In the only moment when Simone is truly confronted with her mistakes, her friends are upset with her for blowing them off, being dishonest, and taking them for granted. Simone responds by (and there’s no other way to put this) playing the identity card. She says she’s been struggling to label her sexual orientation. This has nothing to do with the issue at hand (Simone being a bad friend) but it immediately ends the conversation. Her friends fall over themselves to apologize and comfort her, and the issue is put to rest.

If Simone is to be more than her marginalizations, she also has to be more than just a victim. Garret’s reluctance to ever let Simone realize a mistake or feel badly for her actions undermines the character. For the book to work, Simone has to be three dimensional, but Garret can’t quite let her be real.

The rest of the cast doesn’t help. Simone’s antagonists are either cartoon-villains of adults or highly problematic renditions of the gay-villain trope. Simone has some immaturities–she’s still learning that other people are people. And that’s wonderfully realistic for a teen character, but the book seems to share that perspective. In the world of Full Disclosure, Simone is the only real person.


All told, Full Disclosure feels like a first-draft story.

The blackmail storyline, the Rent production setting, the boilerplate romance… it all felt like the first draft of what the plot for Simone’s character should be. I’m not sure it’s the best choice to bring out the themes Garret is going for.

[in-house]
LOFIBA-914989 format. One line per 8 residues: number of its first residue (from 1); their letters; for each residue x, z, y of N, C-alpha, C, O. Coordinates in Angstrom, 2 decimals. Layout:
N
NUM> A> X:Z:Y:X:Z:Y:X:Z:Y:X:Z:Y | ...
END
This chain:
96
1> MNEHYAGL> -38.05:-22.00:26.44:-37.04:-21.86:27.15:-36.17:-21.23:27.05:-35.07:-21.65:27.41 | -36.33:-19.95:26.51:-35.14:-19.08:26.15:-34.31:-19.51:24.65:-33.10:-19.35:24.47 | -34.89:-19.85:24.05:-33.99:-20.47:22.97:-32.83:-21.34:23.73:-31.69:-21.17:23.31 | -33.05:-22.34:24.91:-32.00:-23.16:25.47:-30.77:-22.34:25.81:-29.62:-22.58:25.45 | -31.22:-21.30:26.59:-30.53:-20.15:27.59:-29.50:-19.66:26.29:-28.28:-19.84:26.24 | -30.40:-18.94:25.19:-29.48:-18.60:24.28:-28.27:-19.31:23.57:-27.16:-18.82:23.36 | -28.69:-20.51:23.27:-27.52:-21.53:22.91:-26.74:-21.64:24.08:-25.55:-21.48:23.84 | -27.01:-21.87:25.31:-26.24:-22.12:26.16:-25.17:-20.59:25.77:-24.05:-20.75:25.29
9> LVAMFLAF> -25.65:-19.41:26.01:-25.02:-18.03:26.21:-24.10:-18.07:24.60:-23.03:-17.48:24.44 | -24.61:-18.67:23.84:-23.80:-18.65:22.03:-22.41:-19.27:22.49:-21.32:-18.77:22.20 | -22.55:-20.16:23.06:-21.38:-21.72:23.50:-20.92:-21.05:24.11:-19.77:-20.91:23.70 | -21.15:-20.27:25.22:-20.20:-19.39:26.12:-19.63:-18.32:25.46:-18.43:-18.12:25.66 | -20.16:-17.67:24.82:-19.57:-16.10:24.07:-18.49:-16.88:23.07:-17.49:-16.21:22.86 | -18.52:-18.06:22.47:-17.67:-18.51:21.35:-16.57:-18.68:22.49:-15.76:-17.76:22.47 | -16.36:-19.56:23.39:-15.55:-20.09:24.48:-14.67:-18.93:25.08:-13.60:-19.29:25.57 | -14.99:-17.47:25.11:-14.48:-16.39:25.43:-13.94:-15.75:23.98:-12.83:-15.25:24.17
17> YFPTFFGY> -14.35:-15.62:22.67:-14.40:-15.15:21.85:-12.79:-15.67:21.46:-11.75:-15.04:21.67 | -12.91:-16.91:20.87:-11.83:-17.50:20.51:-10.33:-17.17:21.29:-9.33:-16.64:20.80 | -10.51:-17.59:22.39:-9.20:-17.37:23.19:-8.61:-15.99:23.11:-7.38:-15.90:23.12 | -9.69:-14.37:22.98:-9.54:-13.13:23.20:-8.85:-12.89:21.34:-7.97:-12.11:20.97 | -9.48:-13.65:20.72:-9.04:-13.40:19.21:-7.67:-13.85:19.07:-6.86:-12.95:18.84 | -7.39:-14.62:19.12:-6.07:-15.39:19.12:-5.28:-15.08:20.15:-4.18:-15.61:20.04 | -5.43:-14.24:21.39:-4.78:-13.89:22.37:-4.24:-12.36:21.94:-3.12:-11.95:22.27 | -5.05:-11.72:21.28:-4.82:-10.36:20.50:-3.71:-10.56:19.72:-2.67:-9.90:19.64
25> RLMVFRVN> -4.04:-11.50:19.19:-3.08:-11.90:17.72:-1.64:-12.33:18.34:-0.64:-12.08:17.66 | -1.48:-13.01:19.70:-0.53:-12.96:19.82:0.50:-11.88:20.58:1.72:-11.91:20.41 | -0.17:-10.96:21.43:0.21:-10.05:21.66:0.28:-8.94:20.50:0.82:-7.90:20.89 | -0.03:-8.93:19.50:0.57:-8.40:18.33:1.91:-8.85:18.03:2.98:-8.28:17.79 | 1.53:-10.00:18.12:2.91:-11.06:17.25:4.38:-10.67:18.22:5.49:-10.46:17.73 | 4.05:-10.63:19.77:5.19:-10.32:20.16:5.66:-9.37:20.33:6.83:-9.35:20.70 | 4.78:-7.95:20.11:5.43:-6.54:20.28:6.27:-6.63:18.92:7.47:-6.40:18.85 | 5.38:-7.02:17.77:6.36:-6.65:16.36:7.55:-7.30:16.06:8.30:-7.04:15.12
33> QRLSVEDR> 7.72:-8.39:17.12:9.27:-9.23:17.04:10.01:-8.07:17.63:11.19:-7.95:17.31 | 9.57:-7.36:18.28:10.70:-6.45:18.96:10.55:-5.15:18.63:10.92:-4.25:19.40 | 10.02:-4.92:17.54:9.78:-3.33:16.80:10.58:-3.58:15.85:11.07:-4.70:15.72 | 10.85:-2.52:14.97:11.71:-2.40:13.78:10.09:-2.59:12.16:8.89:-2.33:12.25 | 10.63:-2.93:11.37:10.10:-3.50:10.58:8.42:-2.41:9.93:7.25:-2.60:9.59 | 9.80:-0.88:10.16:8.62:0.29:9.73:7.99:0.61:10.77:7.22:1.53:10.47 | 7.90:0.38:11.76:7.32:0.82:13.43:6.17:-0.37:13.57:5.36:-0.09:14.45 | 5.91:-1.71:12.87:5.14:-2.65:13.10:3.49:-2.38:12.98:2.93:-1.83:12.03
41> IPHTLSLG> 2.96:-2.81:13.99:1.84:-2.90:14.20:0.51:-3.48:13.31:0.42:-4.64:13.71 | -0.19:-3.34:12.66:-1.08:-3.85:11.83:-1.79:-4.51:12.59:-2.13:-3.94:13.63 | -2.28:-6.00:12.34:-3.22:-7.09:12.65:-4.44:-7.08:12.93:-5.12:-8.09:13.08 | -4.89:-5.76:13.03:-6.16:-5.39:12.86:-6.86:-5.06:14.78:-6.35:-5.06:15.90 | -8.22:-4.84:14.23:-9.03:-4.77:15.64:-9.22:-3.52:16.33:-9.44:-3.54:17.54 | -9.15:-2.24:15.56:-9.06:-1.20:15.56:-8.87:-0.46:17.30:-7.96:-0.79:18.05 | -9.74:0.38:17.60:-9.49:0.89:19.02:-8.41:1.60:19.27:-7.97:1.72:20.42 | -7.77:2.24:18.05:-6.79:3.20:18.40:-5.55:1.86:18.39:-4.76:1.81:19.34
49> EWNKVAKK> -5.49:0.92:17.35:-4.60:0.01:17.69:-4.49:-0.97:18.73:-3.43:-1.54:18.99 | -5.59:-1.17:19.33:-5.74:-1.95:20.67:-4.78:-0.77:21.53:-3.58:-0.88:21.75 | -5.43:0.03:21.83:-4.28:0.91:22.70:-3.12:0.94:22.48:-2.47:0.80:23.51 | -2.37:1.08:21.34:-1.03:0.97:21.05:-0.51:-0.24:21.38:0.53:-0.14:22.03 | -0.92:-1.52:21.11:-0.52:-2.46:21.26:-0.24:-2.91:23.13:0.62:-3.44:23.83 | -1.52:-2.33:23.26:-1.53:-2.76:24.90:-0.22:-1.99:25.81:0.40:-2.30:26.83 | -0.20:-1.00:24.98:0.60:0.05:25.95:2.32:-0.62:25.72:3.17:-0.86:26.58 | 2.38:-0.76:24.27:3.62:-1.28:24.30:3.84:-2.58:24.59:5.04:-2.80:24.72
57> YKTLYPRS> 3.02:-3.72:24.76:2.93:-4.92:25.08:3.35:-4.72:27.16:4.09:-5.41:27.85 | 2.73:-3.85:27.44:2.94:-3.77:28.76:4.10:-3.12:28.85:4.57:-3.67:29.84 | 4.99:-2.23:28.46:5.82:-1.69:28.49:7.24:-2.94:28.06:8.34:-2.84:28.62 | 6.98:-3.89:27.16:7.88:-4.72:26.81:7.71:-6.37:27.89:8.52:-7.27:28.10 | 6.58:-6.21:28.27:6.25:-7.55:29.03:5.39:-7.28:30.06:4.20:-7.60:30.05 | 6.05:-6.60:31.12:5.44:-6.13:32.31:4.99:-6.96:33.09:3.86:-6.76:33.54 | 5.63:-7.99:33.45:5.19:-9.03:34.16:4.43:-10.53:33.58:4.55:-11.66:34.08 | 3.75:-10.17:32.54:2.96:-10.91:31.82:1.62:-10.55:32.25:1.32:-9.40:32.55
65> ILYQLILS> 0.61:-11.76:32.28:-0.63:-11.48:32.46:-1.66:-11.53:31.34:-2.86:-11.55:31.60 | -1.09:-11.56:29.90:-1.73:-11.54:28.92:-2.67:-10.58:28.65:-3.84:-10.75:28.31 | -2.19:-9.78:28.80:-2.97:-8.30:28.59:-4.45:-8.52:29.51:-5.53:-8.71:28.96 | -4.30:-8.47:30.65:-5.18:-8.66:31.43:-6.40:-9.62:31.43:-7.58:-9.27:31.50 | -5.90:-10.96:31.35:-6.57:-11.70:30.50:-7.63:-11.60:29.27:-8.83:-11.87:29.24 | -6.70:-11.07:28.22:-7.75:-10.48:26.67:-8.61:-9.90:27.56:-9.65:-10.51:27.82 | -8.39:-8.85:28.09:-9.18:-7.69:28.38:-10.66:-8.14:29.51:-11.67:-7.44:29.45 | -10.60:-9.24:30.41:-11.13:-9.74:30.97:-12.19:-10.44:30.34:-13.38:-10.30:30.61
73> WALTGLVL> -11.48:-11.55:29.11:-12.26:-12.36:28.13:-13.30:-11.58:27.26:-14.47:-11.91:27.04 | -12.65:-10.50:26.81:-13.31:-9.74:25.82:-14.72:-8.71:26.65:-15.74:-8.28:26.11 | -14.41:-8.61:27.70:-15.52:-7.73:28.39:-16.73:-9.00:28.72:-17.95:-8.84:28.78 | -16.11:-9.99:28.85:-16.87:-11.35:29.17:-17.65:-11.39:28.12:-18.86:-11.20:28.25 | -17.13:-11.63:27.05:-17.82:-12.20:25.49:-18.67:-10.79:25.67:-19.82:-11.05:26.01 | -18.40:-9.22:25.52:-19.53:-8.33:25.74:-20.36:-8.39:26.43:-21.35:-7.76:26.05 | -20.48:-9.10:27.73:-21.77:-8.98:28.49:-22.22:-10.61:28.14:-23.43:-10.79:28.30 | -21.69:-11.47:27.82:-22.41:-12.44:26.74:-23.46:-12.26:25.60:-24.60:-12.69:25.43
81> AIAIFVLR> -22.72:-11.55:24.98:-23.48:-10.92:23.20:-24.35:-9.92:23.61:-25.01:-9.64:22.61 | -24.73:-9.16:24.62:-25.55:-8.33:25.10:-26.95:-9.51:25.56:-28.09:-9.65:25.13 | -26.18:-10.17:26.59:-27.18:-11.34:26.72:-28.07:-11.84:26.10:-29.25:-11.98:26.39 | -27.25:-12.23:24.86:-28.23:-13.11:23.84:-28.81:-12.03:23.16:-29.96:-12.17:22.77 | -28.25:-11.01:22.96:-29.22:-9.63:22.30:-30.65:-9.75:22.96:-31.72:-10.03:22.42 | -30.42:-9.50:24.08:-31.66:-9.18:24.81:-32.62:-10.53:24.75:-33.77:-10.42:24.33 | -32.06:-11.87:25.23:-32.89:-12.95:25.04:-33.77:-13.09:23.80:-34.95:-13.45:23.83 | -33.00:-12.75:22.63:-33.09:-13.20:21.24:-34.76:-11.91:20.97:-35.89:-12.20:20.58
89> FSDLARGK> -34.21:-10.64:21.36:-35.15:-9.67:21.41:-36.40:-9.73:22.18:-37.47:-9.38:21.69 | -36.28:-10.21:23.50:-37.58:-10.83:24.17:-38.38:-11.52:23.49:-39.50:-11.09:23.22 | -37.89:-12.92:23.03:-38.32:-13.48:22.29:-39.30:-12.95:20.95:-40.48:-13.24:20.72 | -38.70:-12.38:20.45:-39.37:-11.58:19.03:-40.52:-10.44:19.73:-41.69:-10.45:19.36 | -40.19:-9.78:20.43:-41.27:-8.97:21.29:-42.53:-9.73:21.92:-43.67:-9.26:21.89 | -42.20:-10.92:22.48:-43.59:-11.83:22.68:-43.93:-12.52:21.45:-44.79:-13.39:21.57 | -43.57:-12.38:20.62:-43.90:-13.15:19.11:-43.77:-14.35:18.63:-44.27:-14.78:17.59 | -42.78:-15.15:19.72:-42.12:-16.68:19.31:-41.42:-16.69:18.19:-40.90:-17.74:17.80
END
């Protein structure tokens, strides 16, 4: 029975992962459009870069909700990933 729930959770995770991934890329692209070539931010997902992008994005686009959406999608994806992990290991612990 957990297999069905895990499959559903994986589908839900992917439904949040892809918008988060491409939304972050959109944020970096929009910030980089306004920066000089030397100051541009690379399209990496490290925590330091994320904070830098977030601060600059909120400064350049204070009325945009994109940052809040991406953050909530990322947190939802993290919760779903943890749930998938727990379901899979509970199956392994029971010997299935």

In the marketing for, Full Disclosure, we see another example of the author still being a teen being touted as a good thing. It’s certainly an impressive achievement for that author–I’d be shouting it from the rooftops–but it’s not necessarily a selling point for the book. The fresh teen perspective comes with a lack of experience and maturity; that’s a double-edged sword. It certainly is for Full Disclosure, where the prose is lovely but the dialogue is painfully juvenile.

I feel a lot like I did reviewing Orpheus Girl, another YA debut by a teen writer about heavy material the author doesn’t quite master:

The book has intense raw emotion, yes, but doesn’t look at a big enough picture to have any context or perspective. The writing is poetic but immature, and the supporting characters are cardboard-cutouts of baseless evil. That’s all perfectly understandable coming from a teen debut.

If a 19-year-old friend dropped this manuscript on my desk, I’d be so excited for them. It would show me raw talent, bravery, and a keen eye for metaphor. I’d tell them, honestly, that I thought they had tremendous talent and should keep writing, because their next book is going to be something special. But I would never tell them to try to get that manuscript published as-is. It just isn’t ready.


Thank you to Knopf Books for Young Readers for providing an advance review copy of this title. No money changed hands for this review and all opinions are my own.